Candyman: Farewell to the Flesh was the follow-up to the original Candyman, which came out in 1992. The first film in what would become a three-film franchise was one of the most interesting and original horror films of the ’90s, not a decade known for its great originally in American horror cinema. It was also deeply flawed, but due to the vision of director Bernard Rose, the source material by Clive Barker, the performances from Tony Todd and Virginia Madsen, and a score by Philip Glass that completely sets the film up as this bewitching gothic romance, it become a mini-classic—and rightfully so.
The original film was a surprise box-office and critical favourite when it came out, and as it only made more and more money on videotape, a sequel was naturally on the cards. Initially Rose, Todd and Madsen were all set to return. Rose did write a script, but reportedly it didn’t feature The Candyman, so it was rejected. The producers clearly saw this series as more in the Freddie Kruger or Jason Voorhees mould, but in reality it is a gothic romance with sociopolitical commentary thrown in, primarily on race relations. Tony Todd did agree to reprise his role as The Candyman in the end, but Bill Condon replaced Rose, and Madsen becoming The Candyman, as suggested in the first film, was thrown out of the window.
Bill Condon is now an incredibly successful Oscar-winning director and writer, but like many others, he started out in genre films. Before Candyman 2, he directed one feature—Sister, Sister—and a whole host of TV movies. This film clearly acted as a stepping stone to bigger and better things, because his next project is the much-loved and utterly brilliant Gods & Monsters. He has since directed Dreamgirls and the final two Twilight films, among many other films. Condon clearly felt fondly enough about Candyman 2 to record a commentary track for its initial Region 1 DVD release, which has been ported over to this Blu-Ray.
The film itself is better than it has any right to be, because Candyman really did not call for a sequel. SPOILERS!: the two main characters in the original film burn up at the very end, and if anybody should have returned, it should’ve been Virginia Madsen’s Helen Lyle as The Candyman. However, this time the action is transferred from inner-city Chicago to New Orleans, which is a good change of locale. Given the location, Mardi Gras and a tiny bit of the city’s history of Voodoo is thrown in, but not in an overbearing way. Kelly Rowan plays the schoolteacher Annie Tarrant, who gets thrown into the Candyman mythos through family connections, including the death of her father under mysterious circumstances while investigating similar murders to the ones The Candyman commits. Her brother is also accused of murdering the writer of a book on The Candyman… but who do you think really did it?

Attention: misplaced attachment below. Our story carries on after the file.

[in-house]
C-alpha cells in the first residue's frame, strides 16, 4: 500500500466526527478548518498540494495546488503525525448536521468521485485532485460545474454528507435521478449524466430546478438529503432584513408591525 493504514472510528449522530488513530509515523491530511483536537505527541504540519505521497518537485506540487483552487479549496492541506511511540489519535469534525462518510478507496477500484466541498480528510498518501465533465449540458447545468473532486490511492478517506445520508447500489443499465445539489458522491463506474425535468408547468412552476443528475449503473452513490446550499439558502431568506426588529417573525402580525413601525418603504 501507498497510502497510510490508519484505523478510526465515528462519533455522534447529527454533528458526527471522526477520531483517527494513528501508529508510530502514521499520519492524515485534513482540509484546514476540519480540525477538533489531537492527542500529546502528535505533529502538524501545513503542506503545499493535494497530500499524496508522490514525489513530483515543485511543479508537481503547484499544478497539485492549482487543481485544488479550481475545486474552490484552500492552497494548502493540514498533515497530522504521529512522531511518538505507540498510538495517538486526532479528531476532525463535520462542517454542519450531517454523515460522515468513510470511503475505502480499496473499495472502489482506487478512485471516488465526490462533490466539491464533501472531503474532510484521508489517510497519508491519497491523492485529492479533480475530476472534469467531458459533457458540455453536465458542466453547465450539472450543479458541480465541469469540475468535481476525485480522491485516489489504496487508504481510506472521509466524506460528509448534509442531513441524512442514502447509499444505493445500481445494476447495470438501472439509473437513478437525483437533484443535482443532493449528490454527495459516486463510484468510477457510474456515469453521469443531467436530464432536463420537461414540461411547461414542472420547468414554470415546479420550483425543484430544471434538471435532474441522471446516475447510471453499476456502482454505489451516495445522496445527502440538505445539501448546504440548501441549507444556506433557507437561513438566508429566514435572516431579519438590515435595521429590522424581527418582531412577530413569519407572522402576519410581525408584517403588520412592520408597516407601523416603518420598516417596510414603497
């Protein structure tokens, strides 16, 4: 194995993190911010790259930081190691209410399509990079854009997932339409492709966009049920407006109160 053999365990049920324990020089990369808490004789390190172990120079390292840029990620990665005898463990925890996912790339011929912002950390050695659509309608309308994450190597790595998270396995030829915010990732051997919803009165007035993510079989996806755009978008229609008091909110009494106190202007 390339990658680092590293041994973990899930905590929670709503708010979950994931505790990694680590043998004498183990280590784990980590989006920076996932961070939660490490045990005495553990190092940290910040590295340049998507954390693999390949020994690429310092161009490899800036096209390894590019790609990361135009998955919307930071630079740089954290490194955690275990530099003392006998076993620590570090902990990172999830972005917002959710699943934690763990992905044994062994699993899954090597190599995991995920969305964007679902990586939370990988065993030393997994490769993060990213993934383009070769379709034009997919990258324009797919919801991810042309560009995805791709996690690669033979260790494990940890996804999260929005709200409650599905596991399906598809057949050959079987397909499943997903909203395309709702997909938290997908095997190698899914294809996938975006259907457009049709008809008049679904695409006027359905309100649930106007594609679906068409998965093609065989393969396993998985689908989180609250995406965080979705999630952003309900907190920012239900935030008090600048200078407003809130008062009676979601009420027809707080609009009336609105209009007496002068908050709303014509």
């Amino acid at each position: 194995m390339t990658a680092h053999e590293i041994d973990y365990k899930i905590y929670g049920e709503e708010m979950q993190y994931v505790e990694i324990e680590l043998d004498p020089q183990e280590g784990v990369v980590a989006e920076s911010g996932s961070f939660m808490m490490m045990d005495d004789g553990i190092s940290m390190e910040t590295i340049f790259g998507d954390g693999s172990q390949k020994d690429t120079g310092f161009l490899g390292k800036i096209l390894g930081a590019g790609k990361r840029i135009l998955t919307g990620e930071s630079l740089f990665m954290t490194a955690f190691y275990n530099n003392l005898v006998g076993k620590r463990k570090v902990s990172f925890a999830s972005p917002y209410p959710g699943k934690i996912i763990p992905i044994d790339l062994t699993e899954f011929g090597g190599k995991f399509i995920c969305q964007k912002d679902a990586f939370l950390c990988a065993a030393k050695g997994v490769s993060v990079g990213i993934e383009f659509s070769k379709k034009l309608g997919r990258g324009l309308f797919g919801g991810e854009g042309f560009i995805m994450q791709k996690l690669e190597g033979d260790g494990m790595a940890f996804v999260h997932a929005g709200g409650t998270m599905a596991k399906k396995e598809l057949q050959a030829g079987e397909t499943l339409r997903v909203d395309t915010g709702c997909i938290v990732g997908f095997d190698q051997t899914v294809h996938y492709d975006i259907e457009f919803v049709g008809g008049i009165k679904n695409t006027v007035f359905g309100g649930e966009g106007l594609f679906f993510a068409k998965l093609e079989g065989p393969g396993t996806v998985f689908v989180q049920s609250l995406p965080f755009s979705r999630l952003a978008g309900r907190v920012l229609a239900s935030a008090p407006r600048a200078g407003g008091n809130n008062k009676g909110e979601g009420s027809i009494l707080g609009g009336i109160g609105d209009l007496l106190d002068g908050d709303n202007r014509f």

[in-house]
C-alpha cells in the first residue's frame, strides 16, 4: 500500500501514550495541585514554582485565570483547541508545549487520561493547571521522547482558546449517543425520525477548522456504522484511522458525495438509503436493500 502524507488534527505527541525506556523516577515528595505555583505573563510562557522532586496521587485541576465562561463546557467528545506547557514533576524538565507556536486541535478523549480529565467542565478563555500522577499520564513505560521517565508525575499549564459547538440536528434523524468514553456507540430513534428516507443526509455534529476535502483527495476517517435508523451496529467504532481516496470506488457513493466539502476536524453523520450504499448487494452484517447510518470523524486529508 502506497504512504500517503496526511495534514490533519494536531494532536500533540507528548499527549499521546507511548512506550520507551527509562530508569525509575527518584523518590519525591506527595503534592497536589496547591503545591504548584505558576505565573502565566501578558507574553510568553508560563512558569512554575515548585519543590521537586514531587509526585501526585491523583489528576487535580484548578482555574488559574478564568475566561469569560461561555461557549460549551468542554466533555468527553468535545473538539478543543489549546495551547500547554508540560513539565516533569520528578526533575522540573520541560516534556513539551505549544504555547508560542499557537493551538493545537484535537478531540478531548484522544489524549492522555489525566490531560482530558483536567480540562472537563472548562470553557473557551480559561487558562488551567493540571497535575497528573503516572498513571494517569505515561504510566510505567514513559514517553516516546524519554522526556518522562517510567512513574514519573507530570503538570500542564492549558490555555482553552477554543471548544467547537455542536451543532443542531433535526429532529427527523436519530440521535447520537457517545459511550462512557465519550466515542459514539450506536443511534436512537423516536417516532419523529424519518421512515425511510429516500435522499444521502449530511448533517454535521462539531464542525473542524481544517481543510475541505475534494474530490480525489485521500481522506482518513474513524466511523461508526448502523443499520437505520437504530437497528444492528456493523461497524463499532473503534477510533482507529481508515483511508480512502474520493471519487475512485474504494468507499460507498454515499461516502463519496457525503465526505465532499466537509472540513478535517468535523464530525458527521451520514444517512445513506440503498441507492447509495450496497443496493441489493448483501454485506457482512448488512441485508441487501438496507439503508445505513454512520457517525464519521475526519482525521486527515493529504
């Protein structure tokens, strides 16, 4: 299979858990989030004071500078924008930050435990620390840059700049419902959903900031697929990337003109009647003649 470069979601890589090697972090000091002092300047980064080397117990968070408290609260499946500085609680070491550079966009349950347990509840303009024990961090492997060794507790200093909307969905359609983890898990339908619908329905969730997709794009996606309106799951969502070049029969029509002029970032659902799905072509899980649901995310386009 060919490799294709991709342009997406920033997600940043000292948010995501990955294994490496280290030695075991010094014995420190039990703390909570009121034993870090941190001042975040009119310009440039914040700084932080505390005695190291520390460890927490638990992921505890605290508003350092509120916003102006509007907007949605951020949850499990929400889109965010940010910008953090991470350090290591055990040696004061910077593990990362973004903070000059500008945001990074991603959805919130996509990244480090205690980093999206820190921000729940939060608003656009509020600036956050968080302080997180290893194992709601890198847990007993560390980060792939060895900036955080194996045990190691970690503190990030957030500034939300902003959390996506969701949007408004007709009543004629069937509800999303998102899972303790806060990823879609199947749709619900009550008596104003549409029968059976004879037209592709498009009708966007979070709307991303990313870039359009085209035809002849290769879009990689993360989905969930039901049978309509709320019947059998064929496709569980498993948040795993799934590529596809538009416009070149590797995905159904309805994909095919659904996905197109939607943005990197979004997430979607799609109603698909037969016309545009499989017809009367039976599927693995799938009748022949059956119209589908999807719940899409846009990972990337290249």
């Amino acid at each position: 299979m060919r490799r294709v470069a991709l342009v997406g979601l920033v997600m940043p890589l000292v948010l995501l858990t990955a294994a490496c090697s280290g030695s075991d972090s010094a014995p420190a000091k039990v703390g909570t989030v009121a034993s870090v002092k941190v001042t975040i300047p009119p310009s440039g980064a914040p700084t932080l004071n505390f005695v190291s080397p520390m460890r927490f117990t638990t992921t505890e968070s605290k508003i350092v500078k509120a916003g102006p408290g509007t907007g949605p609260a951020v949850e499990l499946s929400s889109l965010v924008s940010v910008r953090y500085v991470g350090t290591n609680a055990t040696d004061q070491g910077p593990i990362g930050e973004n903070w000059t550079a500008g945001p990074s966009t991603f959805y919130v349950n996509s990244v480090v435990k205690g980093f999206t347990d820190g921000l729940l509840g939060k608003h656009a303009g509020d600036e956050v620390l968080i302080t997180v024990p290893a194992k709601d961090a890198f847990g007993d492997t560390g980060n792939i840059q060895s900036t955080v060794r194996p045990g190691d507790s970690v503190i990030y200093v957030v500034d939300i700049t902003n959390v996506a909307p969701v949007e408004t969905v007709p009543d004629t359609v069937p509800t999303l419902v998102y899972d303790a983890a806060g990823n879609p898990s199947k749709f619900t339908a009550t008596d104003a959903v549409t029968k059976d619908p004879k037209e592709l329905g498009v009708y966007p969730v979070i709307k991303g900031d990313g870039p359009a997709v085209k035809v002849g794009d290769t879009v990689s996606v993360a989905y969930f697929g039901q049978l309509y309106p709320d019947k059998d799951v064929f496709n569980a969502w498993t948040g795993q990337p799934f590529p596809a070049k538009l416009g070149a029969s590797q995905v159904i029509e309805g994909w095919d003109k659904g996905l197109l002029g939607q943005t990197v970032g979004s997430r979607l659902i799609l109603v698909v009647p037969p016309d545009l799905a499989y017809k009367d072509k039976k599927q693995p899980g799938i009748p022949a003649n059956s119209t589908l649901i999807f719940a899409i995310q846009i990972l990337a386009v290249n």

Condon directs with enough flair to keep it from being a total dud, and Tony Todd is clearly enjoying exploring The Candyman’s backstory. Kelly Rowan is fine, although she is no Virginia Madsen, and Veronica Cartwright gives a bit of a boost to the acting as Annie’s mother Octavia. It could’ve been better—probably only if Bernard Rose’s script was used and he had returned as a director—but even though it’s clearly a cash grab, the movie tries to be faithful to the original whilst carving out its own identity, sometimes succeeding and sometimes failing. Certainly see the original first, but as ’90s horror movie sequels go, you could do far worse… maybe the direct-to-video Candyman 3? which even Tony Todd basically disowns in his interview on the disc.
The disc from 88 Films is basically a port of the Scream Factory disc, with commentary from Condon, and interviews with Tony Todd (who mostly talks about the first film) and Veronica Cartwright. The theatrical trailer is included on the disc, and in the first printing features a limited edition O-Card slipcase and a collectors’ booklet by film journalists Dave Wain and Matty Budrewicz.